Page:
Home Depot said hackers stole 53 million email addresses in addition to the customer data for 56 million payment cards previously disclosed in September.
Hackers used a third-party vendor's user name and password to enter the perimeter of its network, the retailer said on Thursday.
“Customers should be on guard against phishing scams, which are designed to trick customers into providing personal information in response to phony e-mails,” the company said.
Home Depot's breach comes weeks before holiday shopping goes into overdrive, on Black Friday — the day after Thanksgiving.
The breach at the home improvement retailer surpassed Target's pre-Christmas 2013 data theft, which compromised 40 million credit and debit cards and hurt sales and profits. Since late 2014, Michaels, SuperValu and Neiman Marcus have been among a string of retailers that have also reported breaches, though they were smaller.
While shoppers appear to have grown numb to the hacks, the breaches have forcing changes in retailing.
Home Depot’s latest revelation was "really lipstick on a pig" and the proper solution is to add chip and PIN, or EMV technology, to U.S. credit cards, said David Campbell, chief security officer at SendGrid, a cloud-based email delivery service.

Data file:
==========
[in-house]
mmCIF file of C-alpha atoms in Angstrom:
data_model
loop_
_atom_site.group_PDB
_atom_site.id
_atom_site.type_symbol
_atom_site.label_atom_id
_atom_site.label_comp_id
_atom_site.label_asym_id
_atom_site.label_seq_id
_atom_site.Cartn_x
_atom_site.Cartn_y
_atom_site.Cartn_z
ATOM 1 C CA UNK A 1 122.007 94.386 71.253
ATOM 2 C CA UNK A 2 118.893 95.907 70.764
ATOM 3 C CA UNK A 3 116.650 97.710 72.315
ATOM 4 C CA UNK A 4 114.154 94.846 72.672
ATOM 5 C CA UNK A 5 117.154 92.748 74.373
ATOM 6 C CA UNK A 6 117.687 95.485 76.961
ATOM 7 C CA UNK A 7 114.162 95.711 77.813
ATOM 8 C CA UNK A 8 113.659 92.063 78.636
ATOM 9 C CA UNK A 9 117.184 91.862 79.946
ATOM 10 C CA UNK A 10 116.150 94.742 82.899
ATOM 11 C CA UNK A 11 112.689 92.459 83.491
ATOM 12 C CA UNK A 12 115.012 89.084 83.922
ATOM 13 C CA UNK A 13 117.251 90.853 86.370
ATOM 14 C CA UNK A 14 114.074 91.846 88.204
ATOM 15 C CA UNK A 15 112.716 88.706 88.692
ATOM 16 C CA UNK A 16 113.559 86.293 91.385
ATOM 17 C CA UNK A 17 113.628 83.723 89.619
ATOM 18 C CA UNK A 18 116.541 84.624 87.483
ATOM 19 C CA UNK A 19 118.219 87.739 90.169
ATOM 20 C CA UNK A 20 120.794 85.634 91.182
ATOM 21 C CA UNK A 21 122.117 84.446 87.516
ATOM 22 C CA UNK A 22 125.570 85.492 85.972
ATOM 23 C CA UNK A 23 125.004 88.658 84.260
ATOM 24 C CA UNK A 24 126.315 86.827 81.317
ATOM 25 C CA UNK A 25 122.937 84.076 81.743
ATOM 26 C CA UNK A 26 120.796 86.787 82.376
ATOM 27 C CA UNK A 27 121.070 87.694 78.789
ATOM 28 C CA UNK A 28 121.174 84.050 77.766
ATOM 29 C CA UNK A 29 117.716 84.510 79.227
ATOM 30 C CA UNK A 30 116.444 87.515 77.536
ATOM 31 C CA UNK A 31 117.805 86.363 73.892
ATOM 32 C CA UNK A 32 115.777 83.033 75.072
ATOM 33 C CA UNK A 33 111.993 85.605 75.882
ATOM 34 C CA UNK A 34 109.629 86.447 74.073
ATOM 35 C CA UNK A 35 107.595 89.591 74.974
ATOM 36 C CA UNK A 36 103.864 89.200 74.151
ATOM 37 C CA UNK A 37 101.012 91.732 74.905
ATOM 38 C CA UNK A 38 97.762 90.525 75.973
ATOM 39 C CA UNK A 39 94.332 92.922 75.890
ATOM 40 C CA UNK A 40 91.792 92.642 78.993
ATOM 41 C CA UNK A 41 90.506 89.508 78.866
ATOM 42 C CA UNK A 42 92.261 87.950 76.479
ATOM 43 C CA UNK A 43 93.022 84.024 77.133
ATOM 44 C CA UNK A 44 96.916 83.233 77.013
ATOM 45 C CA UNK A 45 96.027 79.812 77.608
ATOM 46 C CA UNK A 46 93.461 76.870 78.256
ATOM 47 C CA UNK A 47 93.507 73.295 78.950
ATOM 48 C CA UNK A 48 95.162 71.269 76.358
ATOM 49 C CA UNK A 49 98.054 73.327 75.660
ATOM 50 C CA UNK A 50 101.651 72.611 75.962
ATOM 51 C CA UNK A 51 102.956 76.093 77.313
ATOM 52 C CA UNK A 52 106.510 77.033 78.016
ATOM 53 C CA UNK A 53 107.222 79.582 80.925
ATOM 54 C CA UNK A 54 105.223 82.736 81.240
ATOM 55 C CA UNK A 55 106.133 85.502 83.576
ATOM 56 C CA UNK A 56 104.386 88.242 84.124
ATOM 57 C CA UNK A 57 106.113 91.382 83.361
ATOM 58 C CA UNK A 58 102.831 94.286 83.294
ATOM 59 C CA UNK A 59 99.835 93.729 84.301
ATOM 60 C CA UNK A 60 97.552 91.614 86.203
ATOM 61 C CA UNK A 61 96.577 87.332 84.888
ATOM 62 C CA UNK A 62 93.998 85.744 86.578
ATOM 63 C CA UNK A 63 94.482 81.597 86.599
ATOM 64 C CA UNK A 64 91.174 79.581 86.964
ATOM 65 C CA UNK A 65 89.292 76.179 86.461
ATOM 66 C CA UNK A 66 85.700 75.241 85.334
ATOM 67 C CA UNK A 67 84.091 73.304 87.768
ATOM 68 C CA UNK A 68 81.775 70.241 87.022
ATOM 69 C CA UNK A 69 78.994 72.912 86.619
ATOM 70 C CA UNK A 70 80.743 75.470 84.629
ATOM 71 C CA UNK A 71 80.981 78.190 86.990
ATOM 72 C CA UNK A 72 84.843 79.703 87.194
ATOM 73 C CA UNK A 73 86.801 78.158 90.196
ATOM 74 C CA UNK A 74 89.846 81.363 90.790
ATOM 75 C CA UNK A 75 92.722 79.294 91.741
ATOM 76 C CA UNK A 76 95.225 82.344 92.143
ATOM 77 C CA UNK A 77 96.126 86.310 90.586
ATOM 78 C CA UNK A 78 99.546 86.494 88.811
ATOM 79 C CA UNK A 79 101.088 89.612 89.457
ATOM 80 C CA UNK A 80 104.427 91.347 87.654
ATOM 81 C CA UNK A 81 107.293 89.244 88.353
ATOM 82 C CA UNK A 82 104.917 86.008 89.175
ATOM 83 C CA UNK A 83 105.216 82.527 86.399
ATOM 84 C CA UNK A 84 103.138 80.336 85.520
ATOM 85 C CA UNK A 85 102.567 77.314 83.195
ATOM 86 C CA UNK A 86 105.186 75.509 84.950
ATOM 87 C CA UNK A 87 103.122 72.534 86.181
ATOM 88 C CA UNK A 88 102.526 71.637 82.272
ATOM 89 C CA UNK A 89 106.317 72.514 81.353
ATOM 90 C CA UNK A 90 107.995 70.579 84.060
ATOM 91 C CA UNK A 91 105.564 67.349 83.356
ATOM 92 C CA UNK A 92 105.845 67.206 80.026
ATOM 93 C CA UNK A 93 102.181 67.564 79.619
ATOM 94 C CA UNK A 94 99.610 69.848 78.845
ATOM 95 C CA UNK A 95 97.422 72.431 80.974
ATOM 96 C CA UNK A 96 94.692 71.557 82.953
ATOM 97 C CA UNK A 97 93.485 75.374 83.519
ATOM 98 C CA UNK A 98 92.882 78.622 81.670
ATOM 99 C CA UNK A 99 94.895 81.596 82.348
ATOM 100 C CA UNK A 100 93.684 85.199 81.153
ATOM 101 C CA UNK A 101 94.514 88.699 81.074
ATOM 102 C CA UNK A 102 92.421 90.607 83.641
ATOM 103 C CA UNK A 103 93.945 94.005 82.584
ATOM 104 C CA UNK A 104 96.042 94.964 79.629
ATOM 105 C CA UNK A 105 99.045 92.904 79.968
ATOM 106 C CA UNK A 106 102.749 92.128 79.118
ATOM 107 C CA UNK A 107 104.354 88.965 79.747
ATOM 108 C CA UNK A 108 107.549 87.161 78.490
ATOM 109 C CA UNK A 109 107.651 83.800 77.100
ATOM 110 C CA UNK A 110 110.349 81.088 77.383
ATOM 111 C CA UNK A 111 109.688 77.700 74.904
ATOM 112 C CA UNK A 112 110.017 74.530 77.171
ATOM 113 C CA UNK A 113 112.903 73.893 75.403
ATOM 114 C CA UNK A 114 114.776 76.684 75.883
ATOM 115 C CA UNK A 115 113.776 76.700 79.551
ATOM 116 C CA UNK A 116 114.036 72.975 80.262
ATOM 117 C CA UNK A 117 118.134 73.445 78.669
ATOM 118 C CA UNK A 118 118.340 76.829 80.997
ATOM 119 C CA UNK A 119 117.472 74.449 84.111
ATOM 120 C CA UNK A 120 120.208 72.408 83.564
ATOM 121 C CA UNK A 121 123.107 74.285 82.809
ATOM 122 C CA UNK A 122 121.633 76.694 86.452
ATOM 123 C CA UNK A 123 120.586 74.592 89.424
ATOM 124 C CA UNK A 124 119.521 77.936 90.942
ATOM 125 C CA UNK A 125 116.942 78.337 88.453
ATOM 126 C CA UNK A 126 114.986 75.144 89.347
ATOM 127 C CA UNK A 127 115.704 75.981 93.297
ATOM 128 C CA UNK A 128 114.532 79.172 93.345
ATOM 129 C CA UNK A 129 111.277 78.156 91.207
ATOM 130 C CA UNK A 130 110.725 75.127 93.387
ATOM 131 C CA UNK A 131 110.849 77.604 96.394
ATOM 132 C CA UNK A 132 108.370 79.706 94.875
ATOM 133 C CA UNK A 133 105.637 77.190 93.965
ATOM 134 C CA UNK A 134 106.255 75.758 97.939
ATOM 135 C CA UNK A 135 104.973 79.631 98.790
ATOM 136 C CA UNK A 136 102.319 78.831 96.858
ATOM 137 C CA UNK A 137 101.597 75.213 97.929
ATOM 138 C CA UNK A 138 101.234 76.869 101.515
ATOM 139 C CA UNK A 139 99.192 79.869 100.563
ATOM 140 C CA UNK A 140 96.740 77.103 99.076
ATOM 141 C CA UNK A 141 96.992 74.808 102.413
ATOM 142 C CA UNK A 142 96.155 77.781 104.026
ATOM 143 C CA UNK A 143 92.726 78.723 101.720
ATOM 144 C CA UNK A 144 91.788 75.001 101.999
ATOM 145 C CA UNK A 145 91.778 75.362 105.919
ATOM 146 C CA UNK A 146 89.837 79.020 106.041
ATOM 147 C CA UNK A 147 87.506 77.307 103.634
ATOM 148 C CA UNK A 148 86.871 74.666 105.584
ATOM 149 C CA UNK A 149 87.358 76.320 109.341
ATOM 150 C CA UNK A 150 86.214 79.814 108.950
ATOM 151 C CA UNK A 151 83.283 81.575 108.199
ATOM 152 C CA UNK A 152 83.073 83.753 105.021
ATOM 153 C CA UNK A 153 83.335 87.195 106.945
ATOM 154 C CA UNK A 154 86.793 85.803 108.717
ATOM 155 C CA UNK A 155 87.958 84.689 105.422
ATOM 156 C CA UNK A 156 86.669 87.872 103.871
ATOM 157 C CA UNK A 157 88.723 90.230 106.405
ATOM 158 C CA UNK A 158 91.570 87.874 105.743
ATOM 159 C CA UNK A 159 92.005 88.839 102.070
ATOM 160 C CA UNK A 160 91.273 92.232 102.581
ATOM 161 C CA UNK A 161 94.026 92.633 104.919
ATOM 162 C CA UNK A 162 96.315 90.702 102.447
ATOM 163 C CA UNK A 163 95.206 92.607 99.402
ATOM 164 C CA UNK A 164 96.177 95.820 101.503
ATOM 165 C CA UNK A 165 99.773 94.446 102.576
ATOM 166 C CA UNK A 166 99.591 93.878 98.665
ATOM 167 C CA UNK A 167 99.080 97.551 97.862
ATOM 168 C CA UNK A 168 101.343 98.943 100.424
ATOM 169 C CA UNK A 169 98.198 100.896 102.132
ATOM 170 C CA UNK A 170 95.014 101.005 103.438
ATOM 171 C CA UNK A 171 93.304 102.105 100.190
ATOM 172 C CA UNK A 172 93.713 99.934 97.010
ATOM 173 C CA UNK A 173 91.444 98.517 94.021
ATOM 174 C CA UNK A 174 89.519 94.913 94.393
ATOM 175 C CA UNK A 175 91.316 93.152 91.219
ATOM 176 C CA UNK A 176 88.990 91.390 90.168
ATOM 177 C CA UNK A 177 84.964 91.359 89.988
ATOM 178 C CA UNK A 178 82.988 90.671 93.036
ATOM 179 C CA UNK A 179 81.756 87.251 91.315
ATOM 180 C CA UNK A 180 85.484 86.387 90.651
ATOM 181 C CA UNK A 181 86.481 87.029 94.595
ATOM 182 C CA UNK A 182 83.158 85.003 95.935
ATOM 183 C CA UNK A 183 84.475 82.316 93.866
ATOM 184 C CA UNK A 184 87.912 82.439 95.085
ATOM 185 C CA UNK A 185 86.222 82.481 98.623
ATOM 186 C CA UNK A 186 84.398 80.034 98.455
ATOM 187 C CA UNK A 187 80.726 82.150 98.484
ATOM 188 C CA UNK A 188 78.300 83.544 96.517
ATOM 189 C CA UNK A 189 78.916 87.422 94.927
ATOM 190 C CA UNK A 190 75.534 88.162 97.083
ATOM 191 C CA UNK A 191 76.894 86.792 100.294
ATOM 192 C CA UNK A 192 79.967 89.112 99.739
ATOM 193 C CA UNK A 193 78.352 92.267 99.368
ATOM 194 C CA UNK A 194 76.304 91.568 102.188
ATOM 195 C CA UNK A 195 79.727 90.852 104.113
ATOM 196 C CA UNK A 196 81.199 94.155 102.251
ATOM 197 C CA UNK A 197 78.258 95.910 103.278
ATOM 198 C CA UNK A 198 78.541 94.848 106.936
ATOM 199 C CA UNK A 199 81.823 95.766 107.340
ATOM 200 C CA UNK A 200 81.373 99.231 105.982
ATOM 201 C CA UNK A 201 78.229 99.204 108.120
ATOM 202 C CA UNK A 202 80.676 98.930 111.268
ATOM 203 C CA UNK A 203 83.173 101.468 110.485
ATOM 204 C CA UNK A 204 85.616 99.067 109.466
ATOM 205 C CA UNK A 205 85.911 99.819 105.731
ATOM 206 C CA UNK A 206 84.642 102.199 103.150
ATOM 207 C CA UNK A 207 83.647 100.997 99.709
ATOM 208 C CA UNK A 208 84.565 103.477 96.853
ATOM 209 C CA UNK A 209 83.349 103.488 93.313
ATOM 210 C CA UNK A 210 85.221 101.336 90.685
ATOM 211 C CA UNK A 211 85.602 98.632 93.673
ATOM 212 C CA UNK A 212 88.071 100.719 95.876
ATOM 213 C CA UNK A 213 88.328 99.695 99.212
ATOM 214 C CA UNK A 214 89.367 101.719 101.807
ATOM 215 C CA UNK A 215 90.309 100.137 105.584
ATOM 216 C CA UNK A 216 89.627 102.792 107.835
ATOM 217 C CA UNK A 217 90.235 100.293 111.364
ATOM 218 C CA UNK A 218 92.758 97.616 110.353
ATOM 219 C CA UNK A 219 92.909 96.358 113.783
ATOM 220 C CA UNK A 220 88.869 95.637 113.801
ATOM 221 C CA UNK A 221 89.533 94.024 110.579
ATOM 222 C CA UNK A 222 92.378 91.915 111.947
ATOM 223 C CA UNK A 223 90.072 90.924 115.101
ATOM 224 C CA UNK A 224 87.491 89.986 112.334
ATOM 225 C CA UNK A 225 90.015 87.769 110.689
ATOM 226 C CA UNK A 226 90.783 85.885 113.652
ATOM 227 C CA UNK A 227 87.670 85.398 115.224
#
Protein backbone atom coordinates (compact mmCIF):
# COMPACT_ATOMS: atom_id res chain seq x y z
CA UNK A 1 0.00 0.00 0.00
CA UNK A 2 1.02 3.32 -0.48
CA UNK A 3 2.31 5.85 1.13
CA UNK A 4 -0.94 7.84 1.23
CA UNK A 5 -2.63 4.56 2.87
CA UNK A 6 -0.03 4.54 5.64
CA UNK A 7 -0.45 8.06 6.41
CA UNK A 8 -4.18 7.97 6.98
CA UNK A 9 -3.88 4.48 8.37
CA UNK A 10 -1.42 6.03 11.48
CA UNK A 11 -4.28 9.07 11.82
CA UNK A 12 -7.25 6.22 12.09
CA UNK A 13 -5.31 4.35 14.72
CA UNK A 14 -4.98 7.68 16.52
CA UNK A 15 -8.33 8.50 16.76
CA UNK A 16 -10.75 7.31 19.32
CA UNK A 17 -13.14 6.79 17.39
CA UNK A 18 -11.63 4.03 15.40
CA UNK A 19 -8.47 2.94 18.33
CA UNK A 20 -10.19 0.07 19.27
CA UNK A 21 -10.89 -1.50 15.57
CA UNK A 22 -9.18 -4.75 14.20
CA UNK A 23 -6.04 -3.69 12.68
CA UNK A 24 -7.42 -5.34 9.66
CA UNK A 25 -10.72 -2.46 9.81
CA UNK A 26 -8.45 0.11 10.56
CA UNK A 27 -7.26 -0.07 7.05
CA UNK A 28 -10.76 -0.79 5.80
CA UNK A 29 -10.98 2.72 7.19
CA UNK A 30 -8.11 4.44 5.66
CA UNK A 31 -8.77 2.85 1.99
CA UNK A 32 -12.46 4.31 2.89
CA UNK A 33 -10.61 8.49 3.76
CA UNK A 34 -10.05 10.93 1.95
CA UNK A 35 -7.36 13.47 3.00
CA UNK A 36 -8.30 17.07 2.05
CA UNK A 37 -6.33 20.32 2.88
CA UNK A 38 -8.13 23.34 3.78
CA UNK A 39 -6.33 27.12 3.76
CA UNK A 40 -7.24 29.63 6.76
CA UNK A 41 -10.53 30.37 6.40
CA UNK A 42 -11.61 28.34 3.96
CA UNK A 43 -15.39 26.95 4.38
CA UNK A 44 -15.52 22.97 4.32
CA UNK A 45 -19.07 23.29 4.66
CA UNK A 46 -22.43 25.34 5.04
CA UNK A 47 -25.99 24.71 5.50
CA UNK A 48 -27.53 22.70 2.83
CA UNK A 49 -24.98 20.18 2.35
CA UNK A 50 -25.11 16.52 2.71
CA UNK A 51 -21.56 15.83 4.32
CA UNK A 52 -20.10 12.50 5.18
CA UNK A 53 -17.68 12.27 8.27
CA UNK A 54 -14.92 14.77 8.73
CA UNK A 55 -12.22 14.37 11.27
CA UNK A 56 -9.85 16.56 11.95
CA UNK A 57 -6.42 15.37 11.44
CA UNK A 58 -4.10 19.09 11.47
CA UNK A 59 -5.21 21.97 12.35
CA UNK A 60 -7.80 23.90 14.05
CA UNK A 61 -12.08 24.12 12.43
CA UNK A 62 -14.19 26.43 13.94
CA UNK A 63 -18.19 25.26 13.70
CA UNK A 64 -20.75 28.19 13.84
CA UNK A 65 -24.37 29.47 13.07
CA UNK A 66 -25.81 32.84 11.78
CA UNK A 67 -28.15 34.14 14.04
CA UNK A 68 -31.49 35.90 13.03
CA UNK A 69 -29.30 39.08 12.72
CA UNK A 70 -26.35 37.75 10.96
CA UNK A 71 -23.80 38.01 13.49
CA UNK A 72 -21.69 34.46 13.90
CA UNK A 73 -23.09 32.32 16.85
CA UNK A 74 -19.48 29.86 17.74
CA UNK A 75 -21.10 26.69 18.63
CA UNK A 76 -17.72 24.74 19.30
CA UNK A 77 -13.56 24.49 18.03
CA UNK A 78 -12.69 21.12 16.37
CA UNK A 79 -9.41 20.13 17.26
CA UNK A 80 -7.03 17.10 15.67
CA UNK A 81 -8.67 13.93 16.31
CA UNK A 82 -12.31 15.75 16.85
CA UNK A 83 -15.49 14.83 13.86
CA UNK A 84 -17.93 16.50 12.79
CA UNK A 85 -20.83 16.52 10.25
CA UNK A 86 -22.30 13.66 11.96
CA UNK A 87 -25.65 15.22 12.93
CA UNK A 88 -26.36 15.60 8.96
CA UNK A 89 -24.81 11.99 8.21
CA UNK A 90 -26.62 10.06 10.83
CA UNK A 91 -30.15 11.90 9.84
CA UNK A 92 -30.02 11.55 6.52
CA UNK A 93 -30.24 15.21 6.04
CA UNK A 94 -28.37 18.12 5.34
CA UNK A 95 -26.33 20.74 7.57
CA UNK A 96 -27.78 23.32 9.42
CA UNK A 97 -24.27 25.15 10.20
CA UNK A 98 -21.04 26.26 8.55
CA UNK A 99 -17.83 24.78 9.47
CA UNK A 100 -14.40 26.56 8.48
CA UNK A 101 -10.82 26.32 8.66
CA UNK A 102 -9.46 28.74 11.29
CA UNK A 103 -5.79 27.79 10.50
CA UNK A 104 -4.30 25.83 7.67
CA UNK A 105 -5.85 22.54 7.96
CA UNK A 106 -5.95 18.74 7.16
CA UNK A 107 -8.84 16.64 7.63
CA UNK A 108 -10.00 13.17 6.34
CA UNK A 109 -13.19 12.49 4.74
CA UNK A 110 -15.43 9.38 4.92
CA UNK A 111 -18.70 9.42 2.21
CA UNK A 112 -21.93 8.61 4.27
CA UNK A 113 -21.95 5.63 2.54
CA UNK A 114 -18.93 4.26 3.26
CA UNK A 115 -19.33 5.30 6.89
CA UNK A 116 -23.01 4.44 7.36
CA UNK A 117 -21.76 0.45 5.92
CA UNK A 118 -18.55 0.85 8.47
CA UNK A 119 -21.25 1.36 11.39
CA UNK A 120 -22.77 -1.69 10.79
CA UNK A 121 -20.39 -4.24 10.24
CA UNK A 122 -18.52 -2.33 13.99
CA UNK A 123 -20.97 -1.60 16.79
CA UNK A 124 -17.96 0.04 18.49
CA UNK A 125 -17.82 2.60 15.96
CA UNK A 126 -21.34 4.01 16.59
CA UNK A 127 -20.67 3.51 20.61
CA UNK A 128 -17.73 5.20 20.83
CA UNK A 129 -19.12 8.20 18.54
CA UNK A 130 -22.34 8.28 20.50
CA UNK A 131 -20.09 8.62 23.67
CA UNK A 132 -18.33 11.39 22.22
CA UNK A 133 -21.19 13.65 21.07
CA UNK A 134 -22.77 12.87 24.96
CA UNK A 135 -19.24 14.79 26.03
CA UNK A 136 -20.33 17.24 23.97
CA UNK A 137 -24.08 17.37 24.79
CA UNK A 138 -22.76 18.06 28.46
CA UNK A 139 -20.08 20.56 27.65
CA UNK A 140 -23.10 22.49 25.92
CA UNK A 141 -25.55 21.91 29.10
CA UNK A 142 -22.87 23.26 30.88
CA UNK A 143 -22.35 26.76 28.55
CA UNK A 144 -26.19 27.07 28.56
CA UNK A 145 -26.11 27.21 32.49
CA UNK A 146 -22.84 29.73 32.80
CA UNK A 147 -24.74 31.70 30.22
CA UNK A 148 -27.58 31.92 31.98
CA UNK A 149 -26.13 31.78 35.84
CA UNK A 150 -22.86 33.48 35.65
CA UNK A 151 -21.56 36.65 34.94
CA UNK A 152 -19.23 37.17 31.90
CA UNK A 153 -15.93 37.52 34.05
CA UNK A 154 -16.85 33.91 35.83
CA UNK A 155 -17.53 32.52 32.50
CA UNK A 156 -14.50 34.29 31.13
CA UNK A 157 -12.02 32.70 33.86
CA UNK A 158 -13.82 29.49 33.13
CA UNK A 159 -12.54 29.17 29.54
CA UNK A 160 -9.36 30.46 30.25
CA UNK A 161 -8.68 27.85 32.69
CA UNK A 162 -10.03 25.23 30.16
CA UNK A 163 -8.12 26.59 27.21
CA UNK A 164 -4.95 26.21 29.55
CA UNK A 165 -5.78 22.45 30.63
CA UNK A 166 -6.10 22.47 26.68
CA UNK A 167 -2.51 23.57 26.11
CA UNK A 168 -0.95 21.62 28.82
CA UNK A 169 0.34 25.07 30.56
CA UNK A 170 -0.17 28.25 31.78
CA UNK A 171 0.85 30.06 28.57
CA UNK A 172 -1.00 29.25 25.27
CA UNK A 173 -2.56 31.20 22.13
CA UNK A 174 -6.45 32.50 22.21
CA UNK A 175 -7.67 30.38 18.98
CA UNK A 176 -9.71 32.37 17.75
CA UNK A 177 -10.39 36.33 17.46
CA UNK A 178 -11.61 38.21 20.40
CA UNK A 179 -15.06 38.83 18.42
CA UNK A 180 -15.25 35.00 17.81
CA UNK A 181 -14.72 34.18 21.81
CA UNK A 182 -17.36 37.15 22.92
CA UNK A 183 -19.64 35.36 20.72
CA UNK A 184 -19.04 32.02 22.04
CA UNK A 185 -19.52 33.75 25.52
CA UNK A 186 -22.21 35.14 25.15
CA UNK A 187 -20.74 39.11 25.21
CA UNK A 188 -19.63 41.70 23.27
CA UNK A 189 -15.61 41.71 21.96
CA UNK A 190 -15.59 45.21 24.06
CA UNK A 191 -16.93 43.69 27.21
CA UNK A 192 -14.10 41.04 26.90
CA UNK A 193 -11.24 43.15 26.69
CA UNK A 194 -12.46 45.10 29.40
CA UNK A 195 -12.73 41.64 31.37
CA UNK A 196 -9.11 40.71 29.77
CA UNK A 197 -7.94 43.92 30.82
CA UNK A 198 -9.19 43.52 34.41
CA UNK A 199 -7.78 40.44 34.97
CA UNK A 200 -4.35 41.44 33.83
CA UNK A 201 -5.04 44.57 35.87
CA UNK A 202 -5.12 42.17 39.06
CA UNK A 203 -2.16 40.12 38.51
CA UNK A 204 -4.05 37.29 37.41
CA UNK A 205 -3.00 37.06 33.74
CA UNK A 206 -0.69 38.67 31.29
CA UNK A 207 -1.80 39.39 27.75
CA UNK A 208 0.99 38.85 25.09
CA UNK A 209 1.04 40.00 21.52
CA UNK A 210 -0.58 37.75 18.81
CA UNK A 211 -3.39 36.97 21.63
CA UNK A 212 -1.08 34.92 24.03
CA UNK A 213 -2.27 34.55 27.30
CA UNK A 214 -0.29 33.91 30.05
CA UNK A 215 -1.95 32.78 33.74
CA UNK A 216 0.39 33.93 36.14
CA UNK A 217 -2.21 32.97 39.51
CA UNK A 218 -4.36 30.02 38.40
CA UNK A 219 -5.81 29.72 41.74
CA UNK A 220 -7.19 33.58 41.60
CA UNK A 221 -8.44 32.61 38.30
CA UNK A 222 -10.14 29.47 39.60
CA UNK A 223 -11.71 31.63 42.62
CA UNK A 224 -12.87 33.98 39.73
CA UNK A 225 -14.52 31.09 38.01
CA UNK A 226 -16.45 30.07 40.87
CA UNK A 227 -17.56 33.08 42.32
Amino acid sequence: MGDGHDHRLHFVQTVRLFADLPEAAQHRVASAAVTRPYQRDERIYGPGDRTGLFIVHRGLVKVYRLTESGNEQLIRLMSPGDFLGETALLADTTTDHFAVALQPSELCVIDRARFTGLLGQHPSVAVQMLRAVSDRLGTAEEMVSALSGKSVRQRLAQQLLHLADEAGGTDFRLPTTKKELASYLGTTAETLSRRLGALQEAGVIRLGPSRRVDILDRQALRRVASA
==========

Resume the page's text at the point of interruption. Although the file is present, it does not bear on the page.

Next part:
Target's breach pushed banks, retailers and card companies to increase security by speeding the adoption of microchips in U.S. credit and debit cards, which supporters say are more secure.
Home Depot reiterated Thursday that it will be activating chip-enabled checkout terminals at all of its U.S. stores by the end of the year.
The file containing the email addresses did not contain passwords or other sensitive personal information, according to Home Depot. However, it said that customers should be on guard against phishing scams. Phishing attacks are sent through texts or emails and try to trap you into disclosing personal information.
The company is notifying affected customers in the U.S. and Canada.
Home Depot said that the hackers initially accessed its network in April with a third-party vendor's username and password. Home Depot said hackers stole information through malware installed on self-checkout systems in the U.S. and Canada. That's similar to what happened at Target where thieves hacked into the password of a third-party supplier.
Home Depot said it expects to pay about $62 million this year to recover from the incursion, including additional costs for call-center staffing and legal expenses. Insurance will cover $27 million of that tab, the company said.